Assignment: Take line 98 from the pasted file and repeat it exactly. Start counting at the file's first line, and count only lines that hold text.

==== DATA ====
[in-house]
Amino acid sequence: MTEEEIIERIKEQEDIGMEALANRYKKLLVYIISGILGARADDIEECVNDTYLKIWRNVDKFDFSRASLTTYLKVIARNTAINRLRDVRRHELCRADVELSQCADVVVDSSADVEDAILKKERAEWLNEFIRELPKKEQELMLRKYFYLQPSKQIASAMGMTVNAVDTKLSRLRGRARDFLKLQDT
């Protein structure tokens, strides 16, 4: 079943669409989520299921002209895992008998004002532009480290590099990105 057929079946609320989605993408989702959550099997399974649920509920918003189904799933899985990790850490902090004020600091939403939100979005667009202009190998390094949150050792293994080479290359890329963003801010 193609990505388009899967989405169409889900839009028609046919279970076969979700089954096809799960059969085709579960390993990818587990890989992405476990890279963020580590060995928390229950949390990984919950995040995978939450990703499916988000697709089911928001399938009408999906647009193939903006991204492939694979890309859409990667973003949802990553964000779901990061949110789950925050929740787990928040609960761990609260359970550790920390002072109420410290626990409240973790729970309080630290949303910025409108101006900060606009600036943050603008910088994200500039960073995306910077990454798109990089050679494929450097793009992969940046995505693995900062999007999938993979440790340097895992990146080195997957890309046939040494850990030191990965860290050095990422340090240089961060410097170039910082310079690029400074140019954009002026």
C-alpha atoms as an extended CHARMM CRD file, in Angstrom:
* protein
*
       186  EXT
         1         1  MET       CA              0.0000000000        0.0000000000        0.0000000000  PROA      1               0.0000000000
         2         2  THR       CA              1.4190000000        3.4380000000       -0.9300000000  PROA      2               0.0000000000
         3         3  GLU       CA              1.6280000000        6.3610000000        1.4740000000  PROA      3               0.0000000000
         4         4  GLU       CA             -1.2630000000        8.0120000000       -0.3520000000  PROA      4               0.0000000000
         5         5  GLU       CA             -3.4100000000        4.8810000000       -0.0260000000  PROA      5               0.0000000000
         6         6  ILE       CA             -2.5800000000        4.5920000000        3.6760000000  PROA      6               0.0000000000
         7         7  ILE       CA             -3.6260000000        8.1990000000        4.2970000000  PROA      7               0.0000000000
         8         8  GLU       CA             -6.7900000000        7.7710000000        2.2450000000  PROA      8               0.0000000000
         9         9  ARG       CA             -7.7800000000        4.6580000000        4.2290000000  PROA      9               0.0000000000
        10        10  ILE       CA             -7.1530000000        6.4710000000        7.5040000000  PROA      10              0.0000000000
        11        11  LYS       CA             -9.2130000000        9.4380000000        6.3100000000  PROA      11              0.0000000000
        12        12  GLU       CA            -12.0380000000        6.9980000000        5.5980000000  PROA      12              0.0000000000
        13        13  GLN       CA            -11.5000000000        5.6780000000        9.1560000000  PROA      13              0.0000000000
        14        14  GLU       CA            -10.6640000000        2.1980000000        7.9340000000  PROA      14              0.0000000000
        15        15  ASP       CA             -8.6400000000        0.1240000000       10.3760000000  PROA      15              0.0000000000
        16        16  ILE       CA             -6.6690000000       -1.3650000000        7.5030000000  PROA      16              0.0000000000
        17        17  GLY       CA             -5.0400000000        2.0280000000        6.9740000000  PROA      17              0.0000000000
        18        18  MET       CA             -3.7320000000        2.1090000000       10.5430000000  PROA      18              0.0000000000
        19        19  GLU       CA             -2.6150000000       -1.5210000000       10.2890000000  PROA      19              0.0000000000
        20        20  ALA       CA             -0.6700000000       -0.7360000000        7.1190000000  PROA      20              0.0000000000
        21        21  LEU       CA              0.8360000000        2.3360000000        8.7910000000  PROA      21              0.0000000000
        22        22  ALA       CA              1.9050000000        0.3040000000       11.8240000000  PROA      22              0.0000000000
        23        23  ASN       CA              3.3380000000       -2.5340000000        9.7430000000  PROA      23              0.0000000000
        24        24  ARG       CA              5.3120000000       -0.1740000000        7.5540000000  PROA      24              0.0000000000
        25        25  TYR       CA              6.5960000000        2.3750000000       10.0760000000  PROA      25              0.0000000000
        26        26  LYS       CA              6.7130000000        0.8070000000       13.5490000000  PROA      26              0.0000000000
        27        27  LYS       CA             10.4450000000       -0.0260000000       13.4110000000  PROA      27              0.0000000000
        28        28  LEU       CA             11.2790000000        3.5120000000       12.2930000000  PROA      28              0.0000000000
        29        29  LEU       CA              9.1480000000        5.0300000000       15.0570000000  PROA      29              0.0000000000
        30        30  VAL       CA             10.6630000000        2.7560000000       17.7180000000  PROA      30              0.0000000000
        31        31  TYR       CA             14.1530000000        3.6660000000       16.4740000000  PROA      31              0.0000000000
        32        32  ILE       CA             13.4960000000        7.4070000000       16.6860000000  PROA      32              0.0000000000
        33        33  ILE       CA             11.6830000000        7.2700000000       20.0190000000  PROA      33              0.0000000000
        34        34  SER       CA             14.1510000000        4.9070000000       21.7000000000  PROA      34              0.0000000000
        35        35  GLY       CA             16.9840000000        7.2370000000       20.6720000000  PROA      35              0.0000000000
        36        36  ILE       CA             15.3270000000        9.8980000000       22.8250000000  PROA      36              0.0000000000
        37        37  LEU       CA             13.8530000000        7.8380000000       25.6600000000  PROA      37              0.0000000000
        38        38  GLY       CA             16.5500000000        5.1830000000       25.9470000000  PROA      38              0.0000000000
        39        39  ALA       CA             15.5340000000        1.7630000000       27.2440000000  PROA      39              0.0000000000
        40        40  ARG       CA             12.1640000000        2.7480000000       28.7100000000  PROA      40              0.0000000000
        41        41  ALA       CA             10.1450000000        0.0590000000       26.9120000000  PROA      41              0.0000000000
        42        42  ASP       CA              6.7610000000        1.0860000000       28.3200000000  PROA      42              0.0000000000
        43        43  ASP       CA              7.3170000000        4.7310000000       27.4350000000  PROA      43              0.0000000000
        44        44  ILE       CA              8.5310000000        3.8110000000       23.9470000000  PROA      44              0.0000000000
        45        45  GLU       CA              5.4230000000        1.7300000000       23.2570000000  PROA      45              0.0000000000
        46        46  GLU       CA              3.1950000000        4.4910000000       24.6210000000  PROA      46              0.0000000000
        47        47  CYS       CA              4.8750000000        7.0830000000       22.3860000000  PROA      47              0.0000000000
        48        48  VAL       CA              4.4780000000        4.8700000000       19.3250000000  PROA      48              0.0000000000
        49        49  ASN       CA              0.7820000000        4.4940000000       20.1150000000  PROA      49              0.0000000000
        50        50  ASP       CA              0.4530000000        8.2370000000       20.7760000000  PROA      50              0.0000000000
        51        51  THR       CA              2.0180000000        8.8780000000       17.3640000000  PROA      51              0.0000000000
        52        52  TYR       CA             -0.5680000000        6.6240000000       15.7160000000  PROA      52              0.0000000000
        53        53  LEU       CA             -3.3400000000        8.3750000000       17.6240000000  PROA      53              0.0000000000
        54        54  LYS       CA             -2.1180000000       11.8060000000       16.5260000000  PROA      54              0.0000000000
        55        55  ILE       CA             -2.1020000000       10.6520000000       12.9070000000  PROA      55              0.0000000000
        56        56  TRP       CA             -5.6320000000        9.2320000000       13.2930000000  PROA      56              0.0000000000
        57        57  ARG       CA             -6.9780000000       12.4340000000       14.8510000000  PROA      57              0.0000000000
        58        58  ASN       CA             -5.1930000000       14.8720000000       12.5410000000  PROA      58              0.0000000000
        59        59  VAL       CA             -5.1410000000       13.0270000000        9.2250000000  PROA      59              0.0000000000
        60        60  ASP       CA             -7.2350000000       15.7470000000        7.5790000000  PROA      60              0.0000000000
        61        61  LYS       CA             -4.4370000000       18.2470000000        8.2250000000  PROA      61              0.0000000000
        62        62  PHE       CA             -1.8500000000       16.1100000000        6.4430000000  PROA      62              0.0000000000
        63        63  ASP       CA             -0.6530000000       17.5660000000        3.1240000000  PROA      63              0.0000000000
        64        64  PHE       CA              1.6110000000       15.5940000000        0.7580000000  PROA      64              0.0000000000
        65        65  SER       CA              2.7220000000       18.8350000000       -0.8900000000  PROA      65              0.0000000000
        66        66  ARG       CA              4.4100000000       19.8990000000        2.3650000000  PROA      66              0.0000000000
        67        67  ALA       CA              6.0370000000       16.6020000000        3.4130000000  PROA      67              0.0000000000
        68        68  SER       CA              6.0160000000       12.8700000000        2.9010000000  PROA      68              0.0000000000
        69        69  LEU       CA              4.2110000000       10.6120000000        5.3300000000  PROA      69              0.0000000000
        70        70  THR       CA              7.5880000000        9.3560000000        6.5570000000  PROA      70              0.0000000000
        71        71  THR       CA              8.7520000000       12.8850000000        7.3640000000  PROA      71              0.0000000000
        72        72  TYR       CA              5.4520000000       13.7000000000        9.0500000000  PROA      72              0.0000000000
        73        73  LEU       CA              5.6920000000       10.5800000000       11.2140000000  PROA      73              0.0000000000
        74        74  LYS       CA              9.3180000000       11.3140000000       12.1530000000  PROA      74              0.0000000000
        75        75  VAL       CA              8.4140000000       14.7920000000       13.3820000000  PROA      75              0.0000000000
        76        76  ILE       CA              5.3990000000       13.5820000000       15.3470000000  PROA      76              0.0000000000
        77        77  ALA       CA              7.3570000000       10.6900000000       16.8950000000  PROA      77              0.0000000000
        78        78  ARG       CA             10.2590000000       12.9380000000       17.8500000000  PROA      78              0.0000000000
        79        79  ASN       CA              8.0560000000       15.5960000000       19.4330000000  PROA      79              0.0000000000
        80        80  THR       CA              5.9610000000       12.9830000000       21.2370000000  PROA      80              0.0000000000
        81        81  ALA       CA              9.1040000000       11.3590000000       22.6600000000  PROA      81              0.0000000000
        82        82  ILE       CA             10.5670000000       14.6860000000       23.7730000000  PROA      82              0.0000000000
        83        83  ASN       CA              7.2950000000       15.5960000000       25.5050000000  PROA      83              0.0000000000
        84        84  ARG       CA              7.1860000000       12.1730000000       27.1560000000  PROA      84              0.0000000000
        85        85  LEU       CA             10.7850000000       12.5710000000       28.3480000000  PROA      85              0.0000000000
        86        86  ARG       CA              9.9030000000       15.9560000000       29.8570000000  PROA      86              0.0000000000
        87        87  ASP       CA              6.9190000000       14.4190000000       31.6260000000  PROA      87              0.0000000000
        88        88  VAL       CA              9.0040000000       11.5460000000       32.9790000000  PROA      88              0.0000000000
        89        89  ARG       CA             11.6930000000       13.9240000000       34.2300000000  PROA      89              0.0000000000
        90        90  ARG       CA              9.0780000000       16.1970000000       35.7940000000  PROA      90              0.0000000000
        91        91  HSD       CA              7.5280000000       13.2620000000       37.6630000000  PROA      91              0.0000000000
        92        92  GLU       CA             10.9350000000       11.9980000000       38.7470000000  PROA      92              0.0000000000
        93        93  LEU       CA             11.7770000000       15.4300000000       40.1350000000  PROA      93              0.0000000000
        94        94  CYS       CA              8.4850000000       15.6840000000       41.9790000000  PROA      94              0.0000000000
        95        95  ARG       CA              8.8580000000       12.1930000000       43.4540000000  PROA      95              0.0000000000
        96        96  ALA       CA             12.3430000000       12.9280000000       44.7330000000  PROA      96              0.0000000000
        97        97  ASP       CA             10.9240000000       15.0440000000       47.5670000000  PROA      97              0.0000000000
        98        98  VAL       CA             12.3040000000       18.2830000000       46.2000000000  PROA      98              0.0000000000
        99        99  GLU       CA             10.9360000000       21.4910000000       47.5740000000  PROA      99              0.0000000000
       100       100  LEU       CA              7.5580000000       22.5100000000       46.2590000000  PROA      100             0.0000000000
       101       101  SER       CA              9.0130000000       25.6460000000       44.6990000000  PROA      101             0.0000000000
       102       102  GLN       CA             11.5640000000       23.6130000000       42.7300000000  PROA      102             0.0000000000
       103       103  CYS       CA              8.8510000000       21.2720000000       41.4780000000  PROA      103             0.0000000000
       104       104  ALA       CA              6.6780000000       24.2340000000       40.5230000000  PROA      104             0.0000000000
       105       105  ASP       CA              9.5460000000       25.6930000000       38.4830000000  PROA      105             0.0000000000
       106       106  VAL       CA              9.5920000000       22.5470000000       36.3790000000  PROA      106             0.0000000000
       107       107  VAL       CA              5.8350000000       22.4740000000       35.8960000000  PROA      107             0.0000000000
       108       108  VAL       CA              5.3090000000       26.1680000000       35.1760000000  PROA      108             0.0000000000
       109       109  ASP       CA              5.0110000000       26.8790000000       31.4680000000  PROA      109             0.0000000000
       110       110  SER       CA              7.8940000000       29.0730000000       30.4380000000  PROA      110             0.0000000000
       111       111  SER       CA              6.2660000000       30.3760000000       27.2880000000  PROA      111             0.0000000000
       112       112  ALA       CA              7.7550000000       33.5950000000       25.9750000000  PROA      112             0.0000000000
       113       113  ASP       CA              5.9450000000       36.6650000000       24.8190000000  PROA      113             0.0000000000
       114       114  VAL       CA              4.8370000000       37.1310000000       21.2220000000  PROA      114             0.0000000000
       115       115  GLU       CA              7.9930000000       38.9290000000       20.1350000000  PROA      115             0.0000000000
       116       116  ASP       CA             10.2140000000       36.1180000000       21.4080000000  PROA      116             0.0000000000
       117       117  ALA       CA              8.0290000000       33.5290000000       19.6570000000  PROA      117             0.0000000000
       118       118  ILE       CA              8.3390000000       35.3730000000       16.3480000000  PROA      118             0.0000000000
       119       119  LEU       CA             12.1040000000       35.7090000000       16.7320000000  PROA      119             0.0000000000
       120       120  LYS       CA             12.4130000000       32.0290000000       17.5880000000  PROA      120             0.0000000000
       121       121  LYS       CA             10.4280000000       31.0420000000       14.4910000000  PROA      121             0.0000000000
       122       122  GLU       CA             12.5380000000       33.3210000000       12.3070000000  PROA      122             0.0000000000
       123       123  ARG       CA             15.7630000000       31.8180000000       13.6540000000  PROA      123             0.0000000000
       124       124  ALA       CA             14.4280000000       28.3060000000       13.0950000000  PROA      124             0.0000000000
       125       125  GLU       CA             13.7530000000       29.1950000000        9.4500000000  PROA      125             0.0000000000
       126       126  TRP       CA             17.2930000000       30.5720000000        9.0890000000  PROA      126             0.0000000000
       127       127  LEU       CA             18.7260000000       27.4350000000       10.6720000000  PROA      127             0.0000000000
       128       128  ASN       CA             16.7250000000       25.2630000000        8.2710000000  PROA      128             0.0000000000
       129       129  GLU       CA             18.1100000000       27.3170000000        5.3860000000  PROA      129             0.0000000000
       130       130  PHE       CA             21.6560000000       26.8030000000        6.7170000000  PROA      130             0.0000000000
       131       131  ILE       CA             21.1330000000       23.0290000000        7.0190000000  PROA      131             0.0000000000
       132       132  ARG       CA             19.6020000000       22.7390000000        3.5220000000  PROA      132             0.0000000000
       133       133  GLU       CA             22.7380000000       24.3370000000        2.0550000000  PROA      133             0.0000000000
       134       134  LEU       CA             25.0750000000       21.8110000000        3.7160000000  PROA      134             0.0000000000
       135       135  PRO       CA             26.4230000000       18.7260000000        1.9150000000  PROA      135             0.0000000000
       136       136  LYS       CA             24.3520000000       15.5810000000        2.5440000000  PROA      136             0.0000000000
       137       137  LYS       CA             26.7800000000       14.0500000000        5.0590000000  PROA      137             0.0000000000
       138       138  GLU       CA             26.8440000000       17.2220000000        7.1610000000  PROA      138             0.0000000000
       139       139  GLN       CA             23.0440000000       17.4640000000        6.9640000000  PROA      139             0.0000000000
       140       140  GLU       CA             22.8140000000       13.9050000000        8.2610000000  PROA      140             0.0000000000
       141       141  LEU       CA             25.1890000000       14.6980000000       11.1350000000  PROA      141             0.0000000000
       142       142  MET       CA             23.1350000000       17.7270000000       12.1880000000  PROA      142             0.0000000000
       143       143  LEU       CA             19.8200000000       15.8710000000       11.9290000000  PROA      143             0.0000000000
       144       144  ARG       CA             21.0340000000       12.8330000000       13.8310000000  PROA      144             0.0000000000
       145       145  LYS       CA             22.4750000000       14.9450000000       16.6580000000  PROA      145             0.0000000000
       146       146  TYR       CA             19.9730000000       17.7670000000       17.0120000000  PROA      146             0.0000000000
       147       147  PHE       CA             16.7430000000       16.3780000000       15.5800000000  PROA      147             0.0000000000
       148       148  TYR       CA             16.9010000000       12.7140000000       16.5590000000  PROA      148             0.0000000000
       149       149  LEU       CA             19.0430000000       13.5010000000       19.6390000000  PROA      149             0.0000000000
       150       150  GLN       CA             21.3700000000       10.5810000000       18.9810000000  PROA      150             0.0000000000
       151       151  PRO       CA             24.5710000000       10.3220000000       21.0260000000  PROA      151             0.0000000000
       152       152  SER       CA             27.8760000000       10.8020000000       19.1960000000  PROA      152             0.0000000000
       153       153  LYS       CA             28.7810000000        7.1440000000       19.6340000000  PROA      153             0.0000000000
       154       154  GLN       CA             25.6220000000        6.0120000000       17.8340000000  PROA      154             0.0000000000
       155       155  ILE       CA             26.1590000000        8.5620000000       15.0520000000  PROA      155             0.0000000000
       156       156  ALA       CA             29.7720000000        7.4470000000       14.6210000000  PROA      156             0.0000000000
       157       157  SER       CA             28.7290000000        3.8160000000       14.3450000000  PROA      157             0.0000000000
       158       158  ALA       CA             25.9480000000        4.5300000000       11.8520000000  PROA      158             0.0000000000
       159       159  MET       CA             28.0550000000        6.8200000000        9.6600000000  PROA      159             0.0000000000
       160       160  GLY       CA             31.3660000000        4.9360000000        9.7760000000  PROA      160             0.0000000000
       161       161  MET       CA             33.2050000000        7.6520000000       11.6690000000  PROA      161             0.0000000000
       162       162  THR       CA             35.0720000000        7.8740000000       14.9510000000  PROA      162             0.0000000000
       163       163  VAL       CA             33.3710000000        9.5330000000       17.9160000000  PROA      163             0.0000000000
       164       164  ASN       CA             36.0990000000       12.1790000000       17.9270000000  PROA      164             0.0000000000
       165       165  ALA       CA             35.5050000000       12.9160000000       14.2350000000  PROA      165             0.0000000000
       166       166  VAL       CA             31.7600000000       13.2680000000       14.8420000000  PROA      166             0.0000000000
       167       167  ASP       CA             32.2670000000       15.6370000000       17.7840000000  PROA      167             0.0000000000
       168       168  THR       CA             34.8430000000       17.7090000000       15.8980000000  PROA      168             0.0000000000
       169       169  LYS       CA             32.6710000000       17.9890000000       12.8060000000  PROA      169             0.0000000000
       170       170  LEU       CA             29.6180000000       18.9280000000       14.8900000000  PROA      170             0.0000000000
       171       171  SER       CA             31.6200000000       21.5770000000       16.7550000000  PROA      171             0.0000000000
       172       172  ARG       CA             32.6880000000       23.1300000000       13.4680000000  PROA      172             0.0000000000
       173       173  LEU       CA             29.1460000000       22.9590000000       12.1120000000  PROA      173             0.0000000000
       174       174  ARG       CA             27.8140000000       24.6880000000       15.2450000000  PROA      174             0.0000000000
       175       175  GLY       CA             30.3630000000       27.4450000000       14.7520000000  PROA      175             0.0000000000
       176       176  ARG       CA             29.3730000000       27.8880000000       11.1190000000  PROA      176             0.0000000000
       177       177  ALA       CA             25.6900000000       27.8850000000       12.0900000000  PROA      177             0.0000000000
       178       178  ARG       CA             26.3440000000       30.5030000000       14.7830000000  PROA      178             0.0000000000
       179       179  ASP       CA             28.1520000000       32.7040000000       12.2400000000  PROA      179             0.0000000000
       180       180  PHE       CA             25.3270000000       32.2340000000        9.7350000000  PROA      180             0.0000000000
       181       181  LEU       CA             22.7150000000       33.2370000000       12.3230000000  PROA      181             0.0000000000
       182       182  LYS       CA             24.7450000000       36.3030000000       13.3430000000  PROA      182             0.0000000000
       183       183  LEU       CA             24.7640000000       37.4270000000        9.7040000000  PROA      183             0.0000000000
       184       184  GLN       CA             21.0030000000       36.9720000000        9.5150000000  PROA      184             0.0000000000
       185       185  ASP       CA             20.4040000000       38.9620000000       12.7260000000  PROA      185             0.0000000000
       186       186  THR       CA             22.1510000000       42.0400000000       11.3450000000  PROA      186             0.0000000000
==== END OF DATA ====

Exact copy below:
        91        91  HSD       CA              7.5280000000       13.2620000000       37.6630000000  PROA      91              0.0000000000